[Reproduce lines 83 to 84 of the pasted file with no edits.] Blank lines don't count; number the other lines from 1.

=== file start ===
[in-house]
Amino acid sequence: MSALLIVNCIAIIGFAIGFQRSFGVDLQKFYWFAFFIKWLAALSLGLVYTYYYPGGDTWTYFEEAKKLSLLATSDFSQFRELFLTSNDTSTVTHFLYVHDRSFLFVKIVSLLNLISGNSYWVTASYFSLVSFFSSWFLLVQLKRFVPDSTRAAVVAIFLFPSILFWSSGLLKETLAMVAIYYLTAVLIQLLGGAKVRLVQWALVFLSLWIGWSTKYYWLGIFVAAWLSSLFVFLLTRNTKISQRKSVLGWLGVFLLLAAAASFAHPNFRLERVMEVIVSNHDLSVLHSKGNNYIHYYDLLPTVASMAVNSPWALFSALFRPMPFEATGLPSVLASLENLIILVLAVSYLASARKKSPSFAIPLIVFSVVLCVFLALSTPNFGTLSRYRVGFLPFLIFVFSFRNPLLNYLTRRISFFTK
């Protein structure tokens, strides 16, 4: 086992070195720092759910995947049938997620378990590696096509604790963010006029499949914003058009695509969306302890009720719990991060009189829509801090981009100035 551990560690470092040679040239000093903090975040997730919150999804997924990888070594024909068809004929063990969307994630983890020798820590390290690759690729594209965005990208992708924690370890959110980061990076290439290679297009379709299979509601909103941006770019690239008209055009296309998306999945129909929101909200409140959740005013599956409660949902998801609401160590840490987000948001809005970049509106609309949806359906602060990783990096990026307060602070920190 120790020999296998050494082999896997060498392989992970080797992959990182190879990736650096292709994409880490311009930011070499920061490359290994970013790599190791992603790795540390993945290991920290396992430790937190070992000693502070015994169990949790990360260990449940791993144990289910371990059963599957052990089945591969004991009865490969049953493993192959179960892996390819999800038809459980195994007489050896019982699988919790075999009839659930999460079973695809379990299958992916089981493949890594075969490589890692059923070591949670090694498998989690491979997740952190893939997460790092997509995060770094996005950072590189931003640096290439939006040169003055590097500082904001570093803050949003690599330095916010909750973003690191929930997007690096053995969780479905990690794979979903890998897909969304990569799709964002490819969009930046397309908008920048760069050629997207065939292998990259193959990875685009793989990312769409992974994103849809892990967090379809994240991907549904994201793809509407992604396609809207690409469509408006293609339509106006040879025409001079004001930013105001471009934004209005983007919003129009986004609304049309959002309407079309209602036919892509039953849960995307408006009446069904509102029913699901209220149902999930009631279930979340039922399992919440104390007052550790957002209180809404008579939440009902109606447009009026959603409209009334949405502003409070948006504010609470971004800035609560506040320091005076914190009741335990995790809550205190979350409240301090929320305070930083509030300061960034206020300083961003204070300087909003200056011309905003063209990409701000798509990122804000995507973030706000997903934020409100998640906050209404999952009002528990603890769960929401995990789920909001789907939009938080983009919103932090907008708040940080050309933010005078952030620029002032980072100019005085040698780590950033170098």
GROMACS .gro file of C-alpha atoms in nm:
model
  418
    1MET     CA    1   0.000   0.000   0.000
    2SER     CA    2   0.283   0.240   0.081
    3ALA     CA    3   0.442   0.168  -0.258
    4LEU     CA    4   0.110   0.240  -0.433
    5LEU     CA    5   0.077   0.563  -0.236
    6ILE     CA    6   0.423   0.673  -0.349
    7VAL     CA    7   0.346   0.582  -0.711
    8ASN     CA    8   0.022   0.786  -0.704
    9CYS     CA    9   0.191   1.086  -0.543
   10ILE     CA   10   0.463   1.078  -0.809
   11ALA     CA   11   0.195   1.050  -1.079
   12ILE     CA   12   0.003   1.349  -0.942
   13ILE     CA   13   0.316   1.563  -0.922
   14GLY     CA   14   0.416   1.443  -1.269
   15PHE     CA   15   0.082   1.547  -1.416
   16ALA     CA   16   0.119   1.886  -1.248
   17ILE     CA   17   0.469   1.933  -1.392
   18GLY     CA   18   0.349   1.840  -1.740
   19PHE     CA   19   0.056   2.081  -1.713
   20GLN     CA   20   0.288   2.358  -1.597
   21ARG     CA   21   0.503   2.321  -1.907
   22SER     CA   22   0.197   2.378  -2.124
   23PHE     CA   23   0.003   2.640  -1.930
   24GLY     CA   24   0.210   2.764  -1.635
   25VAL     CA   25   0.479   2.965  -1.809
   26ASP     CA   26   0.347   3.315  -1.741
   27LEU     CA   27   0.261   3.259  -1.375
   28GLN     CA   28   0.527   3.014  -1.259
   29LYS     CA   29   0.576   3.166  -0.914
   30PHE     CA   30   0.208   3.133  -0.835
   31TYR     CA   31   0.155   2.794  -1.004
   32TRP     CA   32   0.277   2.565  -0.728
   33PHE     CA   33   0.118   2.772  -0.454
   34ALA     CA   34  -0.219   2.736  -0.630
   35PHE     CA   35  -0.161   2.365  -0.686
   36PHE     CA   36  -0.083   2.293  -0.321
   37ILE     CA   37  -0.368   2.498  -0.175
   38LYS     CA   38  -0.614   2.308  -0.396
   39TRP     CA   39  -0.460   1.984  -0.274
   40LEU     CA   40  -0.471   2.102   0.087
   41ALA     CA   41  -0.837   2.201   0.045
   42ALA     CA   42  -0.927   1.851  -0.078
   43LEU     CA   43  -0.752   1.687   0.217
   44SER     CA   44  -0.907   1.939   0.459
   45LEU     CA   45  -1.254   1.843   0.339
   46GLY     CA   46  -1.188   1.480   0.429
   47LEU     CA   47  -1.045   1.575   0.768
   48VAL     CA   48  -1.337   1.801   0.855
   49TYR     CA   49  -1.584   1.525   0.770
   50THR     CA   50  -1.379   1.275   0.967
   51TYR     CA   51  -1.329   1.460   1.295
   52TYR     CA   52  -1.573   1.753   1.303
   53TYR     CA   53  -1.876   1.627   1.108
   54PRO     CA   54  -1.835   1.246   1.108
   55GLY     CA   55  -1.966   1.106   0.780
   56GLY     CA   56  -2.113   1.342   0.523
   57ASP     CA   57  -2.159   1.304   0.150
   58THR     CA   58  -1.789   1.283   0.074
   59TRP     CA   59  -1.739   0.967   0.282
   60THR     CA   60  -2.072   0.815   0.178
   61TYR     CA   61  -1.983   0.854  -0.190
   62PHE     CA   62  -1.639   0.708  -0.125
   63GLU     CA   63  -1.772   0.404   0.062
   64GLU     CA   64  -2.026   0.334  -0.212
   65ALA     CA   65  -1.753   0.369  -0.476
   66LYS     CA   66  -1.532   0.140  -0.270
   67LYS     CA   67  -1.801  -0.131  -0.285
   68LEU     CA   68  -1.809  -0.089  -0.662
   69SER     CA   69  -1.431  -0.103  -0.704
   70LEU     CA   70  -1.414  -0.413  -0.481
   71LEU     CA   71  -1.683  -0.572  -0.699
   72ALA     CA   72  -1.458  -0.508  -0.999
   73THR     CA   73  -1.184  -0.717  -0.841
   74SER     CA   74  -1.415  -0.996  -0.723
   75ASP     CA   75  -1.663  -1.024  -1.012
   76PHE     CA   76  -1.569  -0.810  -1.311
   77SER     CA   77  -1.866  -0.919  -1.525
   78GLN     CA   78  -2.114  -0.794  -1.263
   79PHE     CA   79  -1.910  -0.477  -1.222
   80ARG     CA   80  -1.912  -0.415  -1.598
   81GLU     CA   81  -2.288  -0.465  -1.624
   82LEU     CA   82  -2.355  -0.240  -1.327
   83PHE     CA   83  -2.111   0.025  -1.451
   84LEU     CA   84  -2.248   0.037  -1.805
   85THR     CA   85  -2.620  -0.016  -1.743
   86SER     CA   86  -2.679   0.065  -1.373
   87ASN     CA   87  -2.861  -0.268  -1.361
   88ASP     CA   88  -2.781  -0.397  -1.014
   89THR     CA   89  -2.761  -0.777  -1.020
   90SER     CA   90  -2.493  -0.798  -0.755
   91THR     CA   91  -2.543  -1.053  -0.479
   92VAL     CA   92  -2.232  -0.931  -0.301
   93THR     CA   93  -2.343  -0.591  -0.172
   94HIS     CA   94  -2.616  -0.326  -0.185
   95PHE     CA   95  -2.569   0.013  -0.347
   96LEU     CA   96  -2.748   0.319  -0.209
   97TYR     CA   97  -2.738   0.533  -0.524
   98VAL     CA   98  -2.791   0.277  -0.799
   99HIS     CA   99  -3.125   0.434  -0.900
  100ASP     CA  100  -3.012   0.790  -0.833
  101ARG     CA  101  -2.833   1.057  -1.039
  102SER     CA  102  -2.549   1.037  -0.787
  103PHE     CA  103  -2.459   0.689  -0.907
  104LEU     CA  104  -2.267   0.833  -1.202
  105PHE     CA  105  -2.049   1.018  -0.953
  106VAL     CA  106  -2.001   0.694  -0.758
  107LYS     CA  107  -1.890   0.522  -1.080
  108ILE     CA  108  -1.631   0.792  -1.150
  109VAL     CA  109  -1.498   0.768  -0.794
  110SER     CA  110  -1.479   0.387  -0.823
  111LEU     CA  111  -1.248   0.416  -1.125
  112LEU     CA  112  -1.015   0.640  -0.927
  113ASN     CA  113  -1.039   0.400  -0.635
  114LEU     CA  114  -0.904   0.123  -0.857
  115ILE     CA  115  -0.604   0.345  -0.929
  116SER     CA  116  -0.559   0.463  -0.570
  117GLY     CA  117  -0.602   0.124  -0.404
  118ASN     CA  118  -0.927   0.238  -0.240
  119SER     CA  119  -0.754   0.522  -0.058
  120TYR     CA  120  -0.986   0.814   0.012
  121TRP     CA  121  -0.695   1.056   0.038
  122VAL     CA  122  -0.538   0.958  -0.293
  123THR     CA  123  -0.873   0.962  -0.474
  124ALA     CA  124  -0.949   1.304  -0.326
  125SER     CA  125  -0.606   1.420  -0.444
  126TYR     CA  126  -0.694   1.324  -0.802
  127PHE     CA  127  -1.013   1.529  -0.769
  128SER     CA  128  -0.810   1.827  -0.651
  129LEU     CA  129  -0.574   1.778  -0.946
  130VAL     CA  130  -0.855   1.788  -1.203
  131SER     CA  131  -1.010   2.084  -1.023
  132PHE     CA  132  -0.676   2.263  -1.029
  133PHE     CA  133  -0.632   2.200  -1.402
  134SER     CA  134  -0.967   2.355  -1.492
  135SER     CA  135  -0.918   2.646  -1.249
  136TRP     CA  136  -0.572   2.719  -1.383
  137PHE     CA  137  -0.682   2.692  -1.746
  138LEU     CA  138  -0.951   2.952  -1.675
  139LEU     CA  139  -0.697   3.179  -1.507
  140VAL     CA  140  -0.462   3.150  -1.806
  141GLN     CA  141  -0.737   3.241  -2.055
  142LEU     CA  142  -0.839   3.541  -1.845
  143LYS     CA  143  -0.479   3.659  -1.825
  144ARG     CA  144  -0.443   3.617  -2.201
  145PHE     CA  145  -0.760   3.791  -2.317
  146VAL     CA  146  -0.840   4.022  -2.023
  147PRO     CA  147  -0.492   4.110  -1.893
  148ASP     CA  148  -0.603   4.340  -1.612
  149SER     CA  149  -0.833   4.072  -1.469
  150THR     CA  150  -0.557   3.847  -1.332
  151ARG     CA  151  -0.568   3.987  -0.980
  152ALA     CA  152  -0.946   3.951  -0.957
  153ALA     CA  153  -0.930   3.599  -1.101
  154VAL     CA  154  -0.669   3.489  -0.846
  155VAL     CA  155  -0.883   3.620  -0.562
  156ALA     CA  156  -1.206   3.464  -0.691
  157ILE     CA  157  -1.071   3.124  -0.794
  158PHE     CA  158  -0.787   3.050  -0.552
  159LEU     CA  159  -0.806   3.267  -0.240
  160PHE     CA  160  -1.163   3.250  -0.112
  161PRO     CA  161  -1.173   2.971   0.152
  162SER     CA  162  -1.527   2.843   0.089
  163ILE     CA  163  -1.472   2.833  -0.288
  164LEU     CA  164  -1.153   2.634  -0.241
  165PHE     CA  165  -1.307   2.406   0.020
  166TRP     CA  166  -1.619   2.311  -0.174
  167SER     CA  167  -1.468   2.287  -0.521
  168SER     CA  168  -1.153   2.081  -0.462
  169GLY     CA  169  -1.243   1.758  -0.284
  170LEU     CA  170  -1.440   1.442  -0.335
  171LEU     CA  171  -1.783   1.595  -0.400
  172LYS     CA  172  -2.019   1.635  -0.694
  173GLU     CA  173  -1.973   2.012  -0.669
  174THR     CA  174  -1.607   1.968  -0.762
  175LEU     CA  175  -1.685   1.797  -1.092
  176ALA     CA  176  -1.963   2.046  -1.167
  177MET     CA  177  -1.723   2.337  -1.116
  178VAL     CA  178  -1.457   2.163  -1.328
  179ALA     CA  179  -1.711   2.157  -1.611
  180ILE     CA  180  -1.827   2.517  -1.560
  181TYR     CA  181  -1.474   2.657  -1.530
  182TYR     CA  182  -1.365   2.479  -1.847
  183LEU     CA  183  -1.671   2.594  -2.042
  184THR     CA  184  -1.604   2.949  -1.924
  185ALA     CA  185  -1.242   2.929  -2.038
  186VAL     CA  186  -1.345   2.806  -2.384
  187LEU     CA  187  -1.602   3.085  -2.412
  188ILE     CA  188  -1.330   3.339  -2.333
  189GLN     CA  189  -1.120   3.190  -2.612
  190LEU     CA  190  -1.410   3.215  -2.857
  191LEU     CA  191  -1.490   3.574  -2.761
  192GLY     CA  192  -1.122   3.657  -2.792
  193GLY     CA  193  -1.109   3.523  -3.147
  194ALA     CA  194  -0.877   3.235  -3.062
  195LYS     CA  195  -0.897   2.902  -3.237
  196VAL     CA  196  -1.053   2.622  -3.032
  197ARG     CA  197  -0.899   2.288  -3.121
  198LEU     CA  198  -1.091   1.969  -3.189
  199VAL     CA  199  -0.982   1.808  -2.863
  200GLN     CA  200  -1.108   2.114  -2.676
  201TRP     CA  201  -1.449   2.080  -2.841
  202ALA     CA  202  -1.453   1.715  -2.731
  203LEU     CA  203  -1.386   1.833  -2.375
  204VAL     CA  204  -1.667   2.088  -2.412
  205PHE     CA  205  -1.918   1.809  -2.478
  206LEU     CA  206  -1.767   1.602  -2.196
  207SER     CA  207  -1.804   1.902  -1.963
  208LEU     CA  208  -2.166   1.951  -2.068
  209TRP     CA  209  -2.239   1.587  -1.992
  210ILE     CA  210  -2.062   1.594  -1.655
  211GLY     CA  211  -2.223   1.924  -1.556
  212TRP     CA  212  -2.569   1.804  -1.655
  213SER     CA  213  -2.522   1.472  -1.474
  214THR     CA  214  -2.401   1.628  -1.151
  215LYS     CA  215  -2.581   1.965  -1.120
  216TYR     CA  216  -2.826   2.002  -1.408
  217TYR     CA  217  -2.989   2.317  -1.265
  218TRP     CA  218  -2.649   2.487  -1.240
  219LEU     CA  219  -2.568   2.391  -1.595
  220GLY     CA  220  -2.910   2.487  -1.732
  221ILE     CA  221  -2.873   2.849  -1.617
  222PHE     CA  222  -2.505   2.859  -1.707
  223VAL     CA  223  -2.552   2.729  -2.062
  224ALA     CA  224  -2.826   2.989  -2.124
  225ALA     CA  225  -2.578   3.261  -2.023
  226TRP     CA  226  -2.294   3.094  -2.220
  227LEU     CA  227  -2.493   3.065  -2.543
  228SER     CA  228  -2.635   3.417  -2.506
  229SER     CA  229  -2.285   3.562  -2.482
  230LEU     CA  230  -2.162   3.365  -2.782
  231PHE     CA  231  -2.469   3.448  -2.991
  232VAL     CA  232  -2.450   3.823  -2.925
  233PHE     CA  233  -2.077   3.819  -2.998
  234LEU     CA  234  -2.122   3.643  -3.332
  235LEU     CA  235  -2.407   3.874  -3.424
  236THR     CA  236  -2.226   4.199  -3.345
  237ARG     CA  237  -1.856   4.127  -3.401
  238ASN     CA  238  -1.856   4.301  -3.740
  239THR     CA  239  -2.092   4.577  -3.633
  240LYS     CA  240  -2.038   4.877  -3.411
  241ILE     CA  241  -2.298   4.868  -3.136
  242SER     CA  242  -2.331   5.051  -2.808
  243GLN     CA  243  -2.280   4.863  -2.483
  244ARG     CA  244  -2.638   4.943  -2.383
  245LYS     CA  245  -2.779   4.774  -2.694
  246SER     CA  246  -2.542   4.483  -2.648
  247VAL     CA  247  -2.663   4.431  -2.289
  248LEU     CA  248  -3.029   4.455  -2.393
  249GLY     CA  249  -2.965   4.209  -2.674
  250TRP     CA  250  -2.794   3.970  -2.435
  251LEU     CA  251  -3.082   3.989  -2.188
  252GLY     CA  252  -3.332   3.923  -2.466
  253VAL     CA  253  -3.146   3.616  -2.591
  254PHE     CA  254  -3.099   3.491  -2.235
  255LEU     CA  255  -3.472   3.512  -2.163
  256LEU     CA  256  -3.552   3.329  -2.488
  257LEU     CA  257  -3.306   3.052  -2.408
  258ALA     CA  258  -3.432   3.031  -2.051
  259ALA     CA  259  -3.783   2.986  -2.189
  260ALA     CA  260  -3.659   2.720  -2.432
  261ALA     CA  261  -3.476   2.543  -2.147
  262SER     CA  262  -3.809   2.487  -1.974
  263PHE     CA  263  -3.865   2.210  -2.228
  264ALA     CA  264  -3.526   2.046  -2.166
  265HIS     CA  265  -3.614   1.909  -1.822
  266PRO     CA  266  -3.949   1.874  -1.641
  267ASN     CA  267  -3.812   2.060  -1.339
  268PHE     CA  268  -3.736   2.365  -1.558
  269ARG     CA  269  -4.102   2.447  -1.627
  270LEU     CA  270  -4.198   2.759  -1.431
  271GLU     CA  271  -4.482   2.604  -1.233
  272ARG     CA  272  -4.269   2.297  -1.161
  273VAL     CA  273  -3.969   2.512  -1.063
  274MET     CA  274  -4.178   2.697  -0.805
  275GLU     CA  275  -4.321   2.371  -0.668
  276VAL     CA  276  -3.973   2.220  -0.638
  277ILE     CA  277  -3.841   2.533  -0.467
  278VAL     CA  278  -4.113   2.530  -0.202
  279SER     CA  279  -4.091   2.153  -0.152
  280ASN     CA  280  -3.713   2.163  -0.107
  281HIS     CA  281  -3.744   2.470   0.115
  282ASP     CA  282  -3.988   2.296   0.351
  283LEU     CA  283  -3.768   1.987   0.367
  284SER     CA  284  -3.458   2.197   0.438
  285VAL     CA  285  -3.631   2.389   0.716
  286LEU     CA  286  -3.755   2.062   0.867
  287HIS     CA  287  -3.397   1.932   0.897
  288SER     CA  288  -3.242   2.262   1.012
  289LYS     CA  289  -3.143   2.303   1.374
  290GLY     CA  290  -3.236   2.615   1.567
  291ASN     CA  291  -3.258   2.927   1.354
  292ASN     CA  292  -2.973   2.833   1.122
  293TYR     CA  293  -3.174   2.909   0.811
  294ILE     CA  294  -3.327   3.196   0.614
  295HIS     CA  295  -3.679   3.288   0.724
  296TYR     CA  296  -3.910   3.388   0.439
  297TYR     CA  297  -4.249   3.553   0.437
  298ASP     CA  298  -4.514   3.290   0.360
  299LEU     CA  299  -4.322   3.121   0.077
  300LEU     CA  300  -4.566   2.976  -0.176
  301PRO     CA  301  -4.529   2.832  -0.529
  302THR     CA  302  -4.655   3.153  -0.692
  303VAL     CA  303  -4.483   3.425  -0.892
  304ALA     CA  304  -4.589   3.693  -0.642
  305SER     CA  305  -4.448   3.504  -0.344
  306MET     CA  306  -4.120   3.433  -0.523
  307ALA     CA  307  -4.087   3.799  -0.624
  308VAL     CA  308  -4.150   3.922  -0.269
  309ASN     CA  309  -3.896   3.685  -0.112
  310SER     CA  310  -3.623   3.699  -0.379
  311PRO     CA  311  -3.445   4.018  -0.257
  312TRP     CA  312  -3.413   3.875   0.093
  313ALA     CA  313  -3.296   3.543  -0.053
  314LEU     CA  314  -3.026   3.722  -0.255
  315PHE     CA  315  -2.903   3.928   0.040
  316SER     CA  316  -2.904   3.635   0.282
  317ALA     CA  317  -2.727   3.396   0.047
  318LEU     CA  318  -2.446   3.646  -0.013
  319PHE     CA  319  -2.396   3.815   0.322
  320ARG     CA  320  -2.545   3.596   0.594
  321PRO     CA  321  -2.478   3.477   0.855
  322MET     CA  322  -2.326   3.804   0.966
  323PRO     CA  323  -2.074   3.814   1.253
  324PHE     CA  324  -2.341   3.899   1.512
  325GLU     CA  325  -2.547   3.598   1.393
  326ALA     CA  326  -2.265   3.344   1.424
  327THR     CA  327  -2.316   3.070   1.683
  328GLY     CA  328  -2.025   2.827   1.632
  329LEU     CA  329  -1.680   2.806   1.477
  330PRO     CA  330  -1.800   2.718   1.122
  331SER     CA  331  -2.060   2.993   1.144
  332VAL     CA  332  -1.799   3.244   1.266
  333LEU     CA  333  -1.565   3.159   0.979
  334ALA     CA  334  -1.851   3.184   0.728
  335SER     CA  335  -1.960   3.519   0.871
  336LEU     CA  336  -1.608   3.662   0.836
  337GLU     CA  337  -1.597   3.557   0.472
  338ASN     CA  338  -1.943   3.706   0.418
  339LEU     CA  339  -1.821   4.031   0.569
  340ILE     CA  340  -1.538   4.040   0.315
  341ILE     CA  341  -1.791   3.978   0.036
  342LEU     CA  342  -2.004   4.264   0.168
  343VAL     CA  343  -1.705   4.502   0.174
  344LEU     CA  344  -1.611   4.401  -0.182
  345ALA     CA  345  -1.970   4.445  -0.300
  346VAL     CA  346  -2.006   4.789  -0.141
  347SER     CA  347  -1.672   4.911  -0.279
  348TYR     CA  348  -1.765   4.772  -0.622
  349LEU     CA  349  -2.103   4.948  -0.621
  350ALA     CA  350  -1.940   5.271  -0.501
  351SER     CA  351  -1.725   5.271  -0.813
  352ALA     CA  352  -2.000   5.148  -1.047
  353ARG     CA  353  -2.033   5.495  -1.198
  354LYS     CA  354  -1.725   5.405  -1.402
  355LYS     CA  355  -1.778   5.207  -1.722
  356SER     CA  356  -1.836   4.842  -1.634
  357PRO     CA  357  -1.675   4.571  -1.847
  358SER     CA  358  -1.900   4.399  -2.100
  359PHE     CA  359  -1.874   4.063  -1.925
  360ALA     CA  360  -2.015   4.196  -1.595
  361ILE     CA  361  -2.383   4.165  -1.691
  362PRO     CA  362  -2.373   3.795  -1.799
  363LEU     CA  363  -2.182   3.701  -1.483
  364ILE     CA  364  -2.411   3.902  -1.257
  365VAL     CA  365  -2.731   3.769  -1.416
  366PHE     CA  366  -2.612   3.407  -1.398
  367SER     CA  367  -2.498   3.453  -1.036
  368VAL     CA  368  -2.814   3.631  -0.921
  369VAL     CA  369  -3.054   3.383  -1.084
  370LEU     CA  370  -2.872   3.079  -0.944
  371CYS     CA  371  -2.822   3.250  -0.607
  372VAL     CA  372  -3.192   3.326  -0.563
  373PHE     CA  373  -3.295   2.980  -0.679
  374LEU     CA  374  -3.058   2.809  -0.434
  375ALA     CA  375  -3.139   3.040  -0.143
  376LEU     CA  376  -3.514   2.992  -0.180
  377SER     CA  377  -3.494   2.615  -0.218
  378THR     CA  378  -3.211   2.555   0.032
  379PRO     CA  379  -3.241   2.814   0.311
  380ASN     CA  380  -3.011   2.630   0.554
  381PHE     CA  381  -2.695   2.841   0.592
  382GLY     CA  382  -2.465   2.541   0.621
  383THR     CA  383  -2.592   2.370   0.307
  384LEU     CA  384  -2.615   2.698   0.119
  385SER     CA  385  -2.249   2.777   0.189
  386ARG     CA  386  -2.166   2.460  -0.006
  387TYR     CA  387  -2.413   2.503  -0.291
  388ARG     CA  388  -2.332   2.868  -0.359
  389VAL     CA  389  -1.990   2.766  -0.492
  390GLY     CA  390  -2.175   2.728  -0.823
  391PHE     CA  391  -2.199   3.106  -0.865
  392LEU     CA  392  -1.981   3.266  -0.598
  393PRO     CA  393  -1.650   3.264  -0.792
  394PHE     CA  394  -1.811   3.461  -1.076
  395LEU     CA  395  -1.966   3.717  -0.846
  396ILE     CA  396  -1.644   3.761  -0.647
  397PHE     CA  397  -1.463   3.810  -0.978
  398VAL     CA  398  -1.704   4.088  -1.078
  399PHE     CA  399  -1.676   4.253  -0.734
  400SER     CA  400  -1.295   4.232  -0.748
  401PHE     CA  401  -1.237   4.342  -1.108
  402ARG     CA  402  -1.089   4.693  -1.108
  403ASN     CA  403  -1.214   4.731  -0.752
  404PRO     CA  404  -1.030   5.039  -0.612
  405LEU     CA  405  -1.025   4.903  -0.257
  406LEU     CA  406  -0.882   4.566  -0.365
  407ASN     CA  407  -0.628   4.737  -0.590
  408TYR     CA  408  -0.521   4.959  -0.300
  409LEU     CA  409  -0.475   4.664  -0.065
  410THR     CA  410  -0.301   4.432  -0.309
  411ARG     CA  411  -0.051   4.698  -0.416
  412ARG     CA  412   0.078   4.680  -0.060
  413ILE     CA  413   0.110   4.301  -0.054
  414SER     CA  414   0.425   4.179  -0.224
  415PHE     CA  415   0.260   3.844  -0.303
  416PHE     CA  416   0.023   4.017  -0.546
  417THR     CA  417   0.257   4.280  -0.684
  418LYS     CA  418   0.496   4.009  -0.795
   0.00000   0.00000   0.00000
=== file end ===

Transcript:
   77SER     CA   77  -1.866  -0.919  -1.525
   78GLN     CA   78  -2.114  -0.794  -1.263